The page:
Come What May, the Bitcoin Industry in China Will Chug Along

Will the Chinese government’s initiative to press for the usage of domestically produced hardware and software affect the bitcoin industry like it may affect the banking and fintech sector?

China has been on its path to revamp its information technology infrastructure for some time now. The Chinese government and regulatory agencies have been pressing for the use of Chinese made products to meet the industry requirements instead of opting for products manufactured by foreign (especially Western) companies.

China has been in a constant state of paranoia, similar to the way the United States has been reacting to any move (political, military and technological) made by China. According to reports, the new regulations drafted by the China Insurance Regulatory Commission calls for insurance companies to prioritize homemade hardware and software over those manufactured by foreign companies. While this is still a draft regulation, the chances of such regulation being passed in the near future is high.

This is not the first time China has tried to clamp down on usage of foreign IT products. Earlier, the country’s banking regulatory authority- China Banking Regulatory Commission (CBRC) had issued a draft cyber banking regulation which required the companies supplying banking technology to submit their source code and encryption keys to the government authorities. This was later dropped after the international players opposed this move.

The Chinese bitcoin industry is vast and known for their mining prowess. Currently the Chinese bitcoin mining pools dominate the bitcoin network with their off the charts hashrates. These new regulations introduced by the government regarding the usage of domestically manufactured hardware and software may soon extend to other sectors as well. It is quite possible that in the near future the Chinese authorities may make it mandatory for individuals and businesses to use Chinese made hardware and software to be eligible for property and cyber insurance policies.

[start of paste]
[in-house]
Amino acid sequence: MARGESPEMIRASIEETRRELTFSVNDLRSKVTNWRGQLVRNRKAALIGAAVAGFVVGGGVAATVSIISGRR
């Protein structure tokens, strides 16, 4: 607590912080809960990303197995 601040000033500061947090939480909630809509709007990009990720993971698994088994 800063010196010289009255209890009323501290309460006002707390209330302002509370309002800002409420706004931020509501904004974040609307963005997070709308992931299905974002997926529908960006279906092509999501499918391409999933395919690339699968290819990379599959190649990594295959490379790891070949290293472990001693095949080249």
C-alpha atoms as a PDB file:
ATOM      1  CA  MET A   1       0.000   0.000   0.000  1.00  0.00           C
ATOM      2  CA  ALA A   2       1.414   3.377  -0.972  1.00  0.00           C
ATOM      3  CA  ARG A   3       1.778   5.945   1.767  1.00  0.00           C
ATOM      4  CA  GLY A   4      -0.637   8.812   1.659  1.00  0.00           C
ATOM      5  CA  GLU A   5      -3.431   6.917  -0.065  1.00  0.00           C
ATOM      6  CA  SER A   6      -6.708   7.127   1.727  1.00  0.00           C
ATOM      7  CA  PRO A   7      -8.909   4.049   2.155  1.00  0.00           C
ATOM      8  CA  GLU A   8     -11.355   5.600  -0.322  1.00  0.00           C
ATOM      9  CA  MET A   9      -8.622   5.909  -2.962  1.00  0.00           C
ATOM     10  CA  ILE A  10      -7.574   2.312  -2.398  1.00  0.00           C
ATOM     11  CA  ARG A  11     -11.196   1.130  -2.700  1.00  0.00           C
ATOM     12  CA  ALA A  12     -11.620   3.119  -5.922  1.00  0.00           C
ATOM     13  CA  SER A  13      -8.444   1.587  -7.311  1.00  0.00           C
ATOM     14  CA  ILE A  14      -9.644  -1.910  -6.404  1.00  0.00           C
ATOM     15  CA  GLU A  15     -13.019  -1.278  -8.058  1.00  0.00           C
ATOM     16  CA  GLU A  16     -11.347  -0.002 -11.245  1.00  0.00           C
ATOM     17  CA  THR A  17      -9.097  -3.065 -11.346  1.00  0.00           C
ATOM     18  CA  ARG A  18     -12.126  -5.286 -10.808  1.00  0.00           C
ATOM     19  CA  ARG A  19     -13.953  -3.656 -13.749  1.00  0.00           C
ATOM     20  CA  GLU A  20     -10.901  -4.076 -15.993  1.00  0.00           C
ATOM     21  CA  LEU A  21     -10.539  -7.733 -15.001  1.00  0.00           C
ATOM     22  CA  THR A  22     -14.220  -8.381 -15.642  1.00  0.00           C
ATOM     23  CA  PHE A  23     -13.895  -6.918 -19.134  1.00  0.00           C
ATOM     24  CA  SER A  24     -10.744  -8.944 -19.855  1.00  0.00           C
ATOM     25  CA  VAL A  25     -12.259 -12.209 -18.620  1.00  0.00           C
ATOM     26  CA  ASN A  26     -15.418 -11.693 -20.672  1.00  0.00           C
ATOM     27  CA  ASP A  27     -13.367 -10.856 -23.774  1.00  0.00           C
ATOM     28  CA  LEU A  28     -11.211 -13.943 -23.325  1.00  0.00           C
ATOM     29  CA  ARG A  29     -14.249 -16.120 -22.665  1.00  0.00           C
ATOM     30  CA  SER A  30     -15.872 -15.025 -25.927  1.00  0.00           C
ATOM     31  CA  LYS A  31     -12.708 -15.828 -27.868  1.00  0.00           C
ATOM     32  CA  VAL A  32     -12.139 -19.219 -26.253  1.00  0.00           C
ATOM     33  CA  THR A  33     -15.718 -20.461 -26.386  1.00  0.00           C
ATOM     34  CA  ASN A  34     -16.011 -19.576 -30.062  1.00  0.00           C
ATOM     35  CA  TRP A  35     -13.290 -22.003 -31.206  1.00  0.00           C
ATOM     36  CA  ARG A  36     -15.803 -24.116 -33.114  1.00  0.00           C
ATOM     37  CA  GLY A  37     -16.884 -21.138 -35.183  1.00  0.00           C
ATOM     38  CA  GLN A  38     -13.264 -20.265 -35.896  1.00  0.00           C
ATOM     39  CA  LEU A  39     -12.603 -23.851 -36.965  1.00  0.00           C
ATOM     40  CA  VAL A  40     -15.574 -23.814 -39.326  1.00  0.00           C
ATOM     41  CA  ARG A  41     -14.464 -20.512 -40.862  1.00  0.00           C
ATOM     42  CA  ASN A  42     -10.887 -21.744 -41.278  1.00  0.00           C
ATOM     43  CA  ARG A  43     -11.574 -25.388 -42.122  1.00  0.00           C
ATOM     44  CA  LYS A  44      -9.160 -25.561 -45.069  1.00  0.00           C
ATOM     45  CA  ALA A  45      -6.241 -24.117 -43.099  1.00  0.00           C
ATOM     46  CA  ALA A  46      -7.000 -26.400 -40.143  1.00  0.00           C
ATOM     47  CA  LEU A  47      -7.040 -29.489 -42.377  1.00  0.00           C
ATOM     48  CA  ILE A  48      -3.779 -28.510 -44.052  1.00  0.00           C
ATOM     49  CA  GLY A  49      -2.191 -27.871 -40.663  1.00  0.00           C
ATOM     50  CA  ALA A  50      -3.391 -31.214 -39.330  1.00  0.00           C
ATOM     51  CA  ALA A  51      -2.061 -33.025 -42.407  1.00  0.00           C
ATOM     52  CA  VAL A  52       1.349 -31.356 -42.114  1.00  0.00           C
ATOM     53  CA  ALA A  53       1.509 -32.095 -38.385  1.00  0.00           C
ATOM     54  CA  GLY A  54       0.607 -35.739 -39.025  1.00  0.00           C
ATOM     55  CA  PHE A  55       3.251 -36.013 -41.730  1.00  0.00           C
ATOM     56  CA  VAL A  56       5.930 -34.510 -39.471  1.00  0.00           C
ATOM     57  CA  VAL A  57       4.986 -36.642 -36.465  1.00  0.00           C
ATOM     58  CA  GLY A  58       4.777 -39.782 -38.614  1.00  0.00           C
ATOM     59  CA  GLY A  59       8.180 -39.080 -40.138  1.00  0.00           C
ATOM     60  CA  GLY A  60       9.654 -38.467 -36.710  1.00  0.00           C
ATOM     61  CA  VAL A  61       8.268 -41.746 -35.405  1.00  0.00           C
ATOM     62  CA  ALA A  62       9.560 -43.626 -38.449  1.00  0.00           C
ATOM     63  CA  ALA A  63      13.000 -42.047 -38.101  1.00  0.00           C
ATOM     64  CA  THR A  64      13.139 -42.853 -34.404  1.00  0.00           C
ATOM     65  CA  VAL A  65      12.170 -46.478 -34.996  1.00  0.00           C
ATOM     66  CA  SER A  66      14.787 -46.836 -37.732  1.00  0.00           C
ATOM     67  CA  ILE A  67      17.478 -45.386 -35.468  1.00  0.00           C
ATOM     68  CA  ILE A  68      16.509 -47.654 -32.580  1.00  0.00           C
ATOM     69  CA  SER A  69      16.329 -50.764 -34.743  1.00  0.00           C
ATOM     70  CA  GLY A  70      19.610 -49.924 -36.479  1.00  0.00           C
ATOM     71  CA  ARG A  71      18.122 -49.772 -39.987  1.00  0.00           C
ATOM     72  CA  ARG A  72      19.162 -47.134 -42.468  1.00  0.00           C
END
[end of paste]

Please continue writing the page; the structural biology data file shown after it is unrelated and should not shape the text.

In the event of such regulation being passed, the Chinese bitcoin mining sector may emerge unscathed as most of the hardware currently being used by Chinese bitcoin mining farms are manufactured in China itself. While the Western governments and IT companies are lobbying against the Chinese draft regulations promoting the use of domestic products, the United States and other countries have already banned the usage of computers and networking products manufactured by Lenovo, Huawei and ZTE at military and intelligence installations.

There is a sense of paranoia gripping both the Oriental and Western powers alike and while they keep tiptoeing around each other, the bitcoin industry will chug along, thanks to the self-sustaining mining equipment industry. Like China, there are American and European companies who design and manufacture bitcoin mining ASICs and other hardware which are widely used around the world. Ban or no ban, hardware from one place or another will keep on churning out the required processing power to mine bitcoin.

Reference: Foreign business lobbies ask China to revise cyber insurance draft rules (Reuters)
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